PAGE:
McMaster University

McMaster University

Photo courtesy of dmLane
Canadian Flag

Research & Knowledge Transfer

  • Inspire
    Newsletter
  • Published
    Articles
  • Research Priorities
    & Questions
  • Presentations
     
Newsletter Cover

Inspire Newsletter

The current issue of Inspire is now available for download!

Issue 13 - Spring 2012 PDF

This section includes Abstract summaries of our Published Articles listed in order of date published starting with the most current. Where applicable, details on how to obtain copies of articles is provided.

  • 2011
  • 2010
Parental Symptoms of Psychiatric Distress in a Multi-Diagnosis Group of Children

Associations and costs of parental symptoms of psychiatric distress in a multi-diagnosis group of children with special needs

Reference:

Thurston S, Paul L, Loney P, Ye C, Wong M, Browne G (2011)
Journal of Intellectual Disability Research, 55(3): 263-280.

Families supporting children with complex needs are significantly more distressed and economically disadvantaged than families of children without disability and delay. What is not known is the associations and costs of parental psychiatric distress within a multi-diagnosis group of special needs children.

In this cross-sectional survey, families were identified from the Children's Treatment Network. Families were eligible if the child was aged 0-19 years, resided in Simcoe/York, and if there were multiple family needs.

Some 42% of surveyed parents exhibited symptoms of psychiatric distress and the presence of these symptoms was associated with but not limited to reports of poorer social support, family dysfunction, and greater adverse impact of the child's situation on the family, to mention a few. Parent sympsoms of psychiatric distress are a significant societal concern in families with complex needs children.

[Read more ...]

More Effective/Less Expensive Health Services Also Address the Social Determinants of Health

More Effective/Less Expensive Health Services Also Address the Social Determinants of Health

Reference:

Browne G (2011)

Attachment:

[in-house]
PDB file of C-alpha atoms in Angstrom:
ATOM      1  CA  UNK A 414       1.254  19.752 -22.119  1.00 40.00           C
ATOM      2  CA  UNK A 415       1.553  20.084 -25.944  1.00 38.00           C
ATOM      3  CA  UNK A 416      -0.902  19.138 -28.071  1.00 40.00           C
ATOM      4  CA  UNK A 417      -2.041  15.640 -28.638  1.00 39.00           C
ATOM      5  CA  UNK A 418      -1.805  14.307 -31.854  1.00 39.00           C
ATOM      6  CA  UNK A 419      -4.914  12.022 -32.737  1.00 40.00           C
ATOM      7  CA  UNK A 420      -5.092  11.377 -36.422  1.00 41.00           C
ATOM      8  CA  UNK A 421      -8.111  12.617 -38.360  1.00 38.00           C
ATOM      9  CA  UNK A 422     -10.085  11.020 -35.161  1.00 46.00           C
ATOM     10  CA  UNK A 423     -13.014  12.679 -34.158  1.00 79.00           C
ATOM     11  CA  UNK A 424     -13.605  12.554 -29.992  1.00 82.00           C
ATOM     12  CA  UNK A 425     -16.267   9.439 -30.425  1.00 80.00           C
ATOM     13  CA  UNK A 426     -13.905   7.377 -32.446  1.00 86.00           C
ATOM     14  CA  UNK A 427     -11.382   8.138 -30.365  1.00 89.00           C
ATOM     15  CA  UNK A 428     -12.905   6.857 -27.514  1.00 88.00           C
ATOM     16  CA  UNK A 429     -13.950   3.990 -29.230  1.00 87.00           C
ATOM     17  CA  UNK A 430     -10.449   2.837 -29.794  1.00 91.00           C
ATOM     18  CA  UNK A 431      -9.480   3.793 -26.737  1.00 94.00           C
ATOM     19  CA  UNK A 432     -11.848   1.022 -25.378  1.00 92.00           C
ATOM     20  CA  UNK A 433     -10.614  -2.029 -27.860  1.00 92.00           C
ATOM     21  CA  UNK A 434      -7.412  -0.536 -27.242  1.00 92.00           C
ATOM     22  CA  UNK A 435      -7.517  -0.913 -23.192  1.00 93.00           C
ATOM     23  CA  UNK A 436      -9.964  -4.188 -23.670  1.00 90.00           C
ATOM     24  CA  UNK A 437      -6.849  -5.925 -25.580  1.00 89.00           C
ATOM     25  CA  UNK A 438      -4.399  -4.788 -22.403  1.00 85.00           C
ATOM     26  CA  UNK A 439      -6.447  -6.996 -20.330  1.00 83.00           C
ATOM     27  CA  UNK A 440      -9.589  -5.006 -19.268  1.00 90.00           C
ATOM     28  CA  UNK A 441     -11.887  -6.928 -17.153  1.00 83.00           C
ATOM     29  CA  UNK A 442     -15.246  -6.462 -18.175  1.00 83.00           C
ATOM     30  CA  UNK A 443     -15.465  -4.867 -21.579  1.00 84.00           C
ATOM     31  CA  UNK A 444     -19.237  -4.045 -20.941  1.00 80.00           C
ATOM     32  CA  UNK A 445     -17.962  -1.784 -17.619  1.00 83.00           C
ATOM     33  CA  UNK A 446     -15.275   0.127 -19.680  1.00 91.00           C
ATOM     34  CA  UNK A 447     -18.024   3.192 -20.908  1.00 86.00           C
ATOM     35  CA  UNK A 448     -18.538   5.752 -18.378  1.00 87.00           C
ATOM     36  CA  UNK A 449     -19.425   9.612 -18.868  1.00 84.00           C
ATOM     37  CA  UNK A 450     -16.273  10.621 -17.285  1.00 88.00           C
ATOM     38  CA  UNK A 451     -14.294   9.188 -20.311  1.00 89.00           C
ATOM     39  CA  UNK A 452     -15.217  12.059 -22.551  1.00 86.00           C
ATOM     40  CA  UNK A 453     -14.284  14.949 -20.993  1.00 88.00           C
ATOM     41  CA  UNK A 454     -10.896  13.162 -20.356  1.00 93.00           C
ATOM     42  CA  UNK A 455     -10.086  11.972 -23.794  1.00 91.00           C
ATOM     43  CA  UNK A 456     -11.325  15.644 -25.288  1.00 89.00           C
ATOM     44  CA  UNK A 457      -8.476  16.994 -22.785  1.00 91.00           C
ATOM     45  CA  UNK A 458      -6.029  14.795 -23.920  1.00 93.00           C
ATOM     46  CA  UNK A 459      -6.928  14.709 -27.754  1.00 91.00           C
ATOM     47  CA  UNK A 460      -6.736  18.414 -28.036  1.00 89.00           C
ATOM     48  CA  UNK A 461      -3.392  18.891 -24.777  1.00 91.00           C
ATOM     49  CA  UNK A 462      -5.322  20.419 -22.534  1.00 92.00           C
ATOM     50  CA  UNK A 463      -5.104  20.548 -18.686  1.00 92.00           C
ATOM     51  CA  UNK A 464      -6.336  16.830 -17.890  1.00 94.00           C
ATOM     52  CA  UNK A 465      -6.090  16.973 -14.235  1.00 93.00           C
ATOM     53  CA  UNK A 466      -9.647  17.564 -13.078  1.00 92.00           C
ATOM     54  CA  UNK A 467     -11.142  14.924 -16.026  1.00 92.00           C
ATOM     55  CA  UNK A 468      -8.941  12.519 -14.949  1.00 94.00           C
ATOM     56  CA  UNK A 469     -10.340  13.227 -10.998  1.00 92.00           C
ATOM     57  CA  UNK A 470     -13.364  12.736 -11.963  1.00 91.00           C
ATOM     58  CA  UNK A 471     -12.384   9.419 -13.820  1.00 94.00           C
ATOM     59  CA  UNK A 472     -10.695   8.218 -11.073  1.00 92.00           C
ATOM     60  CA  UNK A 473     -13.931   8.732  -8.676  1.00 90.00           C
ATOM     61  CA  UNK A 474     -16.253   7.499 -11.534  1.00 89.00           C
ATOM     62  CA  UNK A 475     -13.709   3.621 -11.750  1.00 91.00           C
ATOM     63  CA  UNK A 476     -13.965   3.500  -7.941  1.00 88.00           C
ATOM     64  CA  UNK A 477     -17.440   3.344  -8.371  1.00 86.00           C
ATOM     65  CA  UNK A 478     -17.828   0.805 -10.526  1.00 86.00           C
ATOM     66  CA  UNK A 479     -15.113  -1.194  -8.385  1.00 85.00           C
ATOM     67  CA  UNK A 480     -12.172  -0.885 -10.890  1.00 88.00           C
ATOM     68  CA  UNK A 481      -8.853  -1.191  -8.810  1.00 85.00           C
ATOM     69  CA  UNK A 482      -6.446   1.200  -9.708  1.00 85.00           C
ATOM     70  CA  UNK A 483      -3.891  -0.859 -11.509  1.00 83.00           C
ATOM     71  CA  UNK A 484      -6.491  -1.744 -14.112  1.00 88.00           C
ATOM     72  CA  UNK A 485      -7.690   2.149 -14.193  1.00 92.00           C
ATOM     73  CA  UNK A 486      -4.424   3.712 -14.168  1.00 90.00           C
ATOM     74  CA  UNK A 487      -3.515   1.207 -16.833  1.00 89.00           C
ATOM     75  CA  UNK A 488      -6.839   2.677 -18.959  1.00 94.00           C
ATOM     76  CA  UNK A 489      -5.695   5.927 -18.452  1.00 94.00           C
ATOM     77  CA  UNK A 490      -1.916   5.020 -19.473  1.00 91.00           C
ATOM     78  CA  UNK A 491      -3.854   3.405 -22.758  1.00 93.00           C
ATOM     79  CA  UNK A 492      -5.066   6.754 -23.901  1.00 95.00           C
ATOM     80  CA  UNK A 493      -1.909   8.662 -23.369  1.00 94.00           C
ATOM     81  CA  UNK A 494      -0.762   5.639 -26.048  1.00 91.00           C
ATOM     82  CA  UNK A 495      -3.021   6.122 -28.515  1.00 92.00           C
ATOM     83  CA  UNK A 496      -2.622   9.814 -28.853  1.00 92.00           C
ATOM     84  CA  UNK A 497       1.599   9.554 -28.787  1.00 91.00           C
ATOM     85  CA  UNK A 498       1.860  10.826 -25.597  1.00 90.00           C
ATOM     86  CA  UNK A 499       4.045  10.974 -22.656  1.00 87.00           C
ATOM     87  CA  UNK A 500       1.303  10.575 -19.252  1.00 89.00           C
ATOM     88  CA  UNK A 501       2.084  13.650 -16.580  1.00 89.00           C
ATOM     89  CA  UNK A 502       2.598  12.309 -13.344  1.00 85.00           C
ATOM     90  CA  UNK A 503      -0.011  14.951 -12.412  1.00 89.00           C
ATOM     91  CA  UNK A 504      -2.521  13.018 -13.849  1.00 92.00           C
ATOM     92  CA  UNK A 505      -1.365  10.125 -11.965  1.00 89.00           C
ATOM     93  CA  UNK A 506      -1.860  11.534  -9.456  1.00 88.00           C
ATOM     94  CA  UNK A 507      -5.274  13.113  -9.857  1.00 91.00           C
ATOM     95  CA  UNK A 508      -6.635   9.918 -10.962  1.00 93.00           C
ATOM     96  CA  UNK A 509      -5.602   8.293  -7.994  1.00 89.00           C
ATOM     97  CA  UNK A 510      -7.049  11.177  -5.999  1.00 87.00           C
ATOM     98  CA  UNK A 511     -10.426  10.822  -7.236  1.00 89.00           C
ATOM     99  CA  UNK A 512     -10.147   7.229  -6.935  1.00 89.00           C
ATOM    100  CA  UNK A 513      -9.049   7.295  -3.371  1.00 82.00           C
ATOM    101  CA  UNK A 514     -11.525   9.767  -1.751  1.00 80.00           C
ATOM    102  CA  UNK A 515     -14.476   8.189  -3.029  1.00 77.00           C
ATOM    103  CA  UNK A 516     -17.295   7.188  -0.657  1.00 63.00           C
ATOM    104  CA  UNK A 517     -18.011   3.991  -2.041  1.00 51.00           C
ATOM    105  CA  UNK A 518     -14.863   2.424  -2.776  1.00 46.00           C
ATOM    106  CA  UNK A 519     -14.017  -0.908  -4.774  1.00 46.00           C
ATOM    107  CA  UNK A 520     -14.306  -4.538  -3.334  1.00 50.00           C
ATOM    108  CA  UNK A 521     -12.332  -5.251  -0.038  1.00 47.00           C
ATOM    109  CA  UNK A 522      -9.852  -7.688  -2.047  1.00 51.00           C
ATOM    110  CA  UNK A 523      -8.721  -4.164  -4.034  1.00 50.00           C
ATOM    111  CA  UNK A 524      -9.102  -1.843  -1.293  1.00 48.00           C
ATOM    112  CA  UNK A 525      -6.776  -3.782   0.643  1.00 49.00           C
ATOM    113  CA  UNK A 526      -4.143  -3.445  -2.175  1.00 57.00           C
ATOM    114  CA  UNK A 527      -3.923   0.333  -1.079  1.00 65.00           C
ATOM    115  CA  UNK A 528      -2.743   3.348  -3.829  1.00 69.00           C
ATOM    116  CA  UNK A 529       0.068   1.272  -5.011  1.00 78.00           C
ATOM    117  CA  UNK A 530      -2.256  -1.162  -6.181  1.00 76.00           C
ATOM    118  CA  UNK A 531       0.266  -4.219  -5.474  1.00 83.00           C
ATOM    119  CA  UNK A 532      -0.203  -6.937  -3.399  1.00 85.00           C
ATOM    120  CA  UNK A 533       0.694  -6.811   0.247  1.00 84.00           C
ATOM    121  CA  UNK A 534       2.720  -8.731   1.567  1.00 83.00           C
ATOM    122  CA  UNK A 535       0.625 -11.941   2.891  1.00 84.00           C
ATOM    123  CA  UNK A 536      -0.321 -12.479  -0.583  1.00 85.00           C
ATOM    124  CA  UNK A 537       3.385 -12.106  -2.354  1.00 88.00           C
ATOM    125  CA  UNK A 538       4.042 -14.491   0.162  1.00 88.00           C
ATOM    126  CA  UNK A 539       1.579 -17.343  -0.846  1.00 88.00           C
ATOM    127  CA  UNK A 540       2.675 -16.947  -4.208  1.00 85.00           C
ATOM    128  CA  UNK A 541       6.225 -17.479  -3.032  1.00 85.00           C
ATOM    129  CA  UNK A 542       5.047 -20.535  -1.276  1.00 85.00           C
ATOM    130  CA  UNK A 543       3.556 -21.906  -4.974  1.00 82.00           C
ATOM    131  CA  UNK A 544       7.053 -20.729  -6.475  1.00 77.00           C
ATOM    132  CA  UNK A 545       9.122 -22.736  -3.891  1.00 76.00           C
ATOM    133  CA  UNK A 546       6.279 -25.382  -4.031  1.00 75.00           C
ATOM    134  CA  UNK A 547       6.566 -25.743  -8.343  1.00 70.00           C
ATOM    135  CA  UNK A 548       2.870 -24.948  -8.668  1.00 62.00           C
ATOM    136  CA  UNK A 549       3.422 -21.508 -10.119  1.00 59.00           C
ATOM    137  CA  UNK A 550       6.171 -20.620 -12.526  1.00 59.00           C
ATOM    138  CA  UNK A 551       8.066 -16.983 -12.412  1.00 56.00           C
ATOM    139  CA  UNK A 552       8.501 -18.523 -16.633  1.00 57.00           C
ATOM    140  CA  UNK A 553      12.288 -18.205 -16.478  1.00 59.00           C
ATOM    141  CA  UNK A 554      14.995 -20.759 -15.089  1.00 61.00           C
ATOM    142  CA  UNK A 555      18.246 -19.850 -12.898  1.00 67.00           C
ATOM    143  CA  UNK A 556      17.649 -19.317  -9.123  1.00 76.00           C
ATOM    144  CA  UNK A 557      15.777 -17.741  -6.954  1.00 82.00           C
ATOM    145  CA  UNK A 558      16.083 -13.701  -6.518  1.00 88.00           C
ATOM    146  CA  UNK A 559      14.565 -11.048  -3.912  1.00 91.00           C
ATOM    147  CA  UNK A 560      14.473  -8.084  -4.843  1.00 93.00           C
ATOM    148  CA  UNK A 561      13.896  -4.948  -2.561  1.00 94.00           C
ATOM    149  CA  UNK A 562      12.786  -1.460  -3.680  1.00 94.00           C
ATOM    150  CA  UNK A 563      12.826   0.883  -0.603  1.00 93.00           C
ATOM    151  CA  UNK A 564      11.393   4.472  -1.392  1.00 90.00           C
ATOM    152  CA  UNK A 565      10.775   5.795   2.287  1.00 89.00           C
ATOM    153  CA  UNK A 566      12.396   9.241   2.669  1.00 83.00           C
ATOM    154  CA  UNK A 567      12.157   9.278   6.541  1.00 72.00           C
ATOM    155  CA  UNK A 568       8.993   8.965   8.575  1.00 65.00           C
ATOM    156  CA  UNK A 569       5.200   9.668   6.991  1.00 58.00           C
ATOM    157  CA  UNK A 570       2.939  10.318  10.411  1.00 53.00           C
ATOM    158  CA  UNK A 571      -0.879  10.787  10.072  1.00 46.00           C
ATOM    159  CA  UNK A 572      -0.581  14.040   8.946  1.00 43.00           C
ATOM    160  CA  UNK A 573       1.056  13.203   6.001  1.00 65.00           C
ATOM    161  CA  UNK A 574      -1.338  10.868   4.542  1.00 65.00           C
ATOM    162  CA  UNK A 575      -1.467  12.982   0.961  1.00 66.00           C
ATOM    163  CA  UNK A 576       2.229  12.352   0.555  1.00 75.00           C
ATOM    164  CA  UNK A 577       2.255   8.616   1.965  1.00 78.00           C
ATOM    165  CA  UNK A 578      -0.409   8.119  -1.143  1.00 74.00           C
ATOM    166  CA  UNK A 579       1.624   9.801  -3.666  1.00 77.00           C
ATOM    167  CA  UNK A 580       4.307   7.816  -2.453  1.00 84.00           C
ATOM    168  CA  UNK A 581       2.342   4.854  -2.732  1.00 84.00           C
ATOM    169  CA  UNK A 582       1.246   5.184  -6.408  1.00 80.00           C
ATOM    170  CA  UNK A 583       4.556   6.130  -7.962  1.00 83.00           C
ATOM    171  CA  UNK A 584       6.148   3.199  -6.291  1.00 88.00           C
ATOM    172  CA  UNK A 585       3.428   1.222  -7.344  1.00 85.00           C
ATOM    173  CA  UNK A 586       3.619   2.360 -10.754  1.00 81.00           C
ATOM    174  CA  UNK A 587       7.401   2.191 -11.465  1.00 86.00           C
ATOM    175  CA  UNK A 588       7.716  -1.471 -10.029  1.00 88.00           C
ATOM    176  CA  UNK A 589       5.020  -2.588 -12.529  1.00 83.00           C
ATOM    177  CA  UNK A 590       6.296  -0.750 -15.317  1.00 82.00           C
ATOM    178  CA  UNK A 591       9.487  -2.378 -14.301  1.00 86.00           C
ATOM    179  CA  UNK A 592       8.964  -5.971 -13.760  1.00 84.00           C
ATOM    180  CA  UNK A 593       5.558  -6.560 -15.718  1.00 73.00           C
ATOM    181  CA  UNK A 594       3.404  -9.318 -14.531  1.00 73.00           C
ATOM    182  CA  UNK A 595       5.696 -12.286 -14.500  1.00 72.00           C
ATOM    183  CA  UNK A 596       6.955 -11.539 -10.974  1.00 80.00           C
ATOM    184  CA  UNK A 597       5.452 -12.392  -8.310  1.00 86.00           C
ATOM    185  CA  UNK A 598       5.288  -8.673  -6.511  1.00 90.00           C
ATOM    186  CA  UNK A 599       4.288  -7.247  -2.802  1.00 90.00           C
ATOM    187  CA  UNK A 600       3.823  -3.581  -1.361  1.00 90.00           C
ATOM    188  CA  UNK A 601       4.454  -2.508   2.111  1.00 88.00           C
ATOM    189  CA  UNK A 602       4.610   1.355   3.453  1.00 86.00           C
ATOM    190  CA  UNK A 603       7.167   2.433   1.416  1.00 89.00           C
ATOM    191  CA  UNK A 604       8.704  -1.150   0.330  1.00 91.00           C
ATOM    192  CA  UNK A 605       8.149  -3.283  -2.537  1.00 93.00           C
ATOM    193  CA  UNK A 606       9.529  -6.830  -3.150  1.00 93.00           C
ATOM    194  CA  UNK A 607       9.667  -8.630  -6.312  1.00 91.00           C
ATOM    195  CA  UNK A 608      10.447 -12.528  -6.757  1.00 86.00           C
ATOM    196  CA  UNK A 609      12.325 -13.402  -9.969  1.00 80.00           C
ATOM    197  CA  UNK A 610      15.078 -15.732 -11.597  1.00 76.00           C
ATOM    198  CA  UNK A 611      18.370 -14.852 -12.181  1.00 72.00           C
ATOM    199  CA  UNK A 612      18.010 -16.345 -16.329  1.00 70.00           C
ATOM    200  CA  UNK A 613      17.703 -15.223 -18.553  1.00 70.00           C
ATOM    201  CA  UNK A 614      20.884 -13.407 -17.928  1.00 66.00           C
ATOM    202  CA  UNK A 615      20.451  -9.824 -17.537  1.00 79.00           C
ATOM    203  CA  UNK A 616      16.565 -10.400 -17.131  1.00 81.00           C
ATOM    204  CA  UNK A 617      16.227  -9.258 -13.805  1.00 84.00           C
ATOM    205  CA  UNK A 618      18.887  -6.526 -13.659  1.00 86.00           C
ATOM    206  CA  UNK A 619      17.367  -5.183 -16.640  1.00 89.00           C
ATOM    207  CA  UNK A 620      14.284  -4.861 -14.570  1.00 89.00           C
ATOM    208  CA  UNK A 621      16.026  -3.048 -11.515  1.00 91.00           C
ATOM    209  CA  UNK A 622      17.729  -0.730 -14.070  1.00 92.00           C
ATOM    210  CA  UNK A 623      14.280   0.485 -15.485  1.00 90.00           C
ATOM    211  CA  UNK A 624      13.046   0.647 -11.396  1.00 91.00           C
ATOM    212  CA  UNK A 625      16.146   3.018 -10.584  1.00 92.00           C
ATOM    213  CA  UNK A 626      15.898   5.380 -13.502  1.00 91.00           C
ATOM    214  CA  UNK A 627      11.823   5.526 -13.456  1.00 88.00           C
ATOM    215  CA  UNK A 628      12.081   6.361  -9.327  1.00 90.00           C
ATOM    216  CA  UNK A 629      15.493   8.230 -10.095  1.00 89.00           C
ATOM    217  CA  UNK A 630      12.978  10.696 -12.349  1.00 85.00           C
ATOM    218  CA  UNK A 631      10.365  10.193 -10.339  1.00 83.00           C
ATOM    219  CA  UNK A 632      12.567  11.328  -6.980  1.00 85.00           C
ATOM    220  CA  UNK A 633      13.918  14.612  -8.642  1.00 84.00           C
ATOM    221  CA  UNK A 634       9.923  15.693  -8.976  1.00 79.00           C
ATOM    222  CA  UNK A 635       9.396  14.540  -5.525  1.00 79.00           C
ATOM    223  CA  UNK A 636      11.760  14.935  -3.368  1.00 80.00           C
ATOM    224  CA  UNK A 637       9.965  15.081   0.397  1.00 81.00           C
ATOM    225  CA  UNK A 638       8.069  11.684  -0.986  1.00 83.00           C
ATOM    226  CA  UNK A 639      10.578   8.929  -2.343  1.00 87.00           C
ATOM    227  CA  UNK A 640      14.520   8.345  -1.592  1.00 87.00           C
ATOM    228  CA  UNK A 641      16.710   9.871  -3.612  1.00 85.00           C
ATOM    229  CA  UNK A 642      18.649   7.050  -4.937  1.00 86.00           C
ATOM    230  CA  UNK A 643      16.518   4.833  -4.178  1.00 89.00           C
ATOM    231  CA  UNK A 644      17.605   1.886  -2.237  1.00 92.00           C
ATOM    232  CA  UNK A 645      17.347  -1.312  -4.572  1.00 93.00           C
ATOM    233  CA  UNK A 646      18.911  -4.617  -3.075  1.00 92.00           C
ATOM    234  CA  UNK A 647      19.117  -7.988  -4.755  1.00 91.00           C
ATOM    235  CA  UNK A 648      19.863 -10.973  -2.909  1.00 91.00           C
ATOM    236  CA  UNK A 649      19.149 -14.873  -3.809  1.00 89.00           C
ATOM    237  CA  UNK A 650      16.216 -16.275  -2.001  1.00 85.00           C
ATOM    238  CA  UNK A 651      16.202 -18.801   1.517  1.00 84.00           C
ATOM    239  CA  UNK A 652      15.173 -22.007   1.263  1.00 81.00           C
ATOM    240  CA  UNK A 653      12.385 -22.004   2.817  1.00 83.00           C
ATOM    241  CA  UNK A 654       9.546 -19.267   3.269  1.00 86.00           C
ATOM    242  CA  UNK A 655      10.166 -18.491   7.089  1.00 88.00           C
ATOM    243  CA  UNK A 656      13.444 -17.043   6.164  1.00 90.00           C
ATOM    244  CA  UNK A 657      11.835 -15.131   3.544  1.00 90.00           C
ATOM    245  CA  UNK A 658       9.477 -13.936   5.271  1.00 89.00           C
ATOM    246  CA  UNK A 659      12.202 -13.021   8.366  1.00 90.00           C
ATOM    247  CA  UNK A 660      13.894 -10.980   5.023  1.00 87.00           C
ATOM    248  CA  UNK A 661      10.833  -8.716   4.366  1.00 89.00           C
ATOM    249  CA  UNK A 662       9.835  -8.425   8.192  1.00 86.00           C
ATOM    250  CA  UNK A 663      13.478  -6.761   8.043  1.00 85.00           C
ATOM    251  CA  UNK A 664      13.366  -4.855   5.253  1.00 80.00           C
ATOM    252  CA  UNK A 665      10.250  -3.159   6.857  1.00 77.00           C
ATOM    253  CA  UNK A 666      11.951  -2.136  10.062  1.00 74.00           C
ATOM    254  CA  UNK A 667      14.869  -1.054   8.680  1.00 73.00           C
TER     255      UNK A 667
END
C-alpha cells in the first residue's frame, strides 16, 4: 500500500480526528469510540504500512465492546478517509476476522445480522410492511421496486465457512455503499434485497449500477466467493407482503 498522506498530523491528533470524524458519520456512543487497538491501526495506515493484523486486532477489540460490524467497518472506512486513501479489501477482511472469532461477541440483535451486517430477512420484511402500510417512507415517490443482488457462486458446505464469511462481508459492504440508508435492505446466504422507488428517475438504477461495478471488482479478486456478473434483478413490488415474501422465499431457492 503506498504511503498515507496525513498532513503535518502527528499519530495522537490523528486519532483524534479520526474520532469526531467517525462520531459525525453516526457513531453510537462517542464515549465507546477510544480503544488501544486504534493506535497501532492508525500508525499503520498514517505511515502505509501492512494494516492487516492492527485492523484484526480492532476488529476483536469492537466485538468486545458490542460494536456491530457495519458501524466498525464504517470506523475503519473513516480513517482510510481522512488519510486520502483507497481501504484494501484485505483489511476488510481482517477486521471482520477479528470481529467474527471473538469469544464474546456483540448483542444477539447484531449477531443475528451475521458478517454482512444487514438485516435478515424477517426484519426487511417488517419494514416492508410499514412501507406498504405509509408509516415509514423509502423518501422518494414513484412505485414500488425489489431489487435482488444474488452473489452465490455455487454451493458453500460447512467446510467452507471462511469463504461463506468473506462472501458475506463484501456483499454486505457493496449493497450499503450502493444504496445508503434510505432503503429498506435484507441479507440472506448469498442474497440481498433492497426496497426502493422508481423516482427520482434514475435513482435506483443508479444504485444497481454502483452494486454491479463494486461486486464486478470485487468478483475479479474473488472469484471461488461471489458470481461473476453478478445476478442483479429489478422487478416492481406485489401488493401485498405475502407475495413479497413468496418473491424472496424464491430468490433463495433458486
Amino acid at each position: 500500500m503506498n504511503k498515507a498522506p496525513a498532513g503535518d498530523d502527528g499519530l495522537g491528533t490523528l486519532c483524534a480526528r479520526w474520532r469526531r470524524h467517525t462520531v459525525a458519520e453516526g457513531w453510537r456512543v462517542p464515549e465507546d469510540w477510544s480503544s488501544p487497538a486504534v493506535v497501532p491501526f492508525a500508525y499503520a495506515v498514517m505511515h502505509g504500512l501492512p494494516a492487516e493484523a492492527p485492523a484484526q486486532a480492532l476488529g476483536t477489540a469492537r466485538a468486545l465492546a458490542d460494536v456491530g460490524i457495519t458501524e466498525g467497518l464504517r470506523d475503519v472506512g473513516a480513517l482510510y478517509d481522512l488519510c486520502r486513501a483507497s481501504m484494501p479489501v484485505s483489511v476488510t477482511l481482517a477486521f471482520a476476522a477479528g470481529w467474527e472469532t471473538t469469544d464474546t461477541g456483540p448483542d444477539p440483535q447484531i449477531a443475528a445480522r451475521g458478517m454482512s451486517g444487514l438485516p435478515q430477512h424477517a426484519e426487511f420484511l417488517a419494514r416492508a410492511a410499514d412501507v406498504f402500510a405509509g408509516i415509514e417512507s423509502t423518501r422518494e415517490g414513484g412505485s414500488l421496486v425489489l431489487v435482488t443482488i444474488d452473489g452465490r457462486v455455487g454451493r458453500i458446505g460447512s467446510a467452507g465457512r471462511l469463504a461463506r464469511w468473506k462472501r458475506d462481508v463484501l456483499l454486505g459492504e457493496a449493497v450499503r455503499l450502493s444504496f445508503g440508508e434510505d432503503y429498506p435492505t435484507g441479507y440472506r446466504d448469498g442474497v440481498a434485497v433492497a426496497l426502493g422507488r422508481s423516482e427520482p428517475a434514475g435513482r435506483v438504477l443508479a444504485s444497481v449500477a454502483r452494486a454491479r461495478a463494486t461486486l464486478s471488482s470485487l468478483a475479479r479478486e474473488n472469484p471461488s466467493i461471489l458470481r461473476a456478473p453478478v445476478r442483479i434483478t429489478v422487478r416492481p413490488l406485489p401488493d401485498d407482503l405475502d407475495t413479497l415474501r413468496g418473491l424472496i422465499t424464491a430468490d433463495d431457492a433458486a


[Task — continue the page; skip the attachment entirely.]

Journal of the Ontario Association of Social Workers, 37(1).

This article relates to Dr. Browne's keynote presentation at the OASW Provincial Conference on November 27, 2010 where she addressed issues of cost-effectiveness and utilization of health and social services.

[Read more...]

Parental Stress in a Sample of Families Involved with Ontario Child Welfare

The Family Standpoint of Investigation: Examining the correlates and costs of parental stress in a sample of families involved with Ontario Child Welfare

Reference:

Browne D, Verticchio D, Shlonsky A, Thabane L, Hoch J, Byrne C (2010)
Canadian Journal of Community Mental Health, 29(2): 131-154.

Consistent with contemporary theories related to the well-being and adjustment of children, the Ontario Child Welfare Transformation policy suggests that researchers and practitioners consider multiple levels of analysis when attempting to understand, prevent, and respond to childhood adversity. By examining the phenomenon of parental stress among child welfare cases, this study sought to integrate family, child, and service-system levels of analysis through a family-based standpoint of investigation.

Theoretical and applied implications are discussed.

This article is not available online. Click here to visit the journal's website for details on how to obtain a copy.

Making the Case for Youth Recreation

...Counting up the costs (Making the case for youth recreation integrated service delivery: more effective and less expensive)

Reference:

Browne G (2010) Counting up the Costs. In P. Donnelly (Ed.),
Taking Sport Seriously: Social Issues in Canadian Sport, Third Edition (p189-196). Thompson Education Publishing Inc.

This chapter is based on a talk Gina Browne gave at "Action Speaks Louder", a forum on youth recreation convened by the Laidlaw Foundation and Ideas That Matter held in Toronto in November 2002.

Integrating Health Services to Serve Vulnerable People

Case Study: Integrating health services to serve vulnerable people more cost-effectively in Ontario, Canada

Reference:

Browne,G (2010)
KPMG International Healthcare, A Better Pill to Swallow: 24-27.

Since 1991, our series of Southern Ontario clinical trials have shown that targeting vulnerable people with proactive, integrated care is more effective and usually less expensive than on-demand care and that this approach to healthcare typically pays for itself within the same year and/or saves money by avoiding use of more expensive crisis services.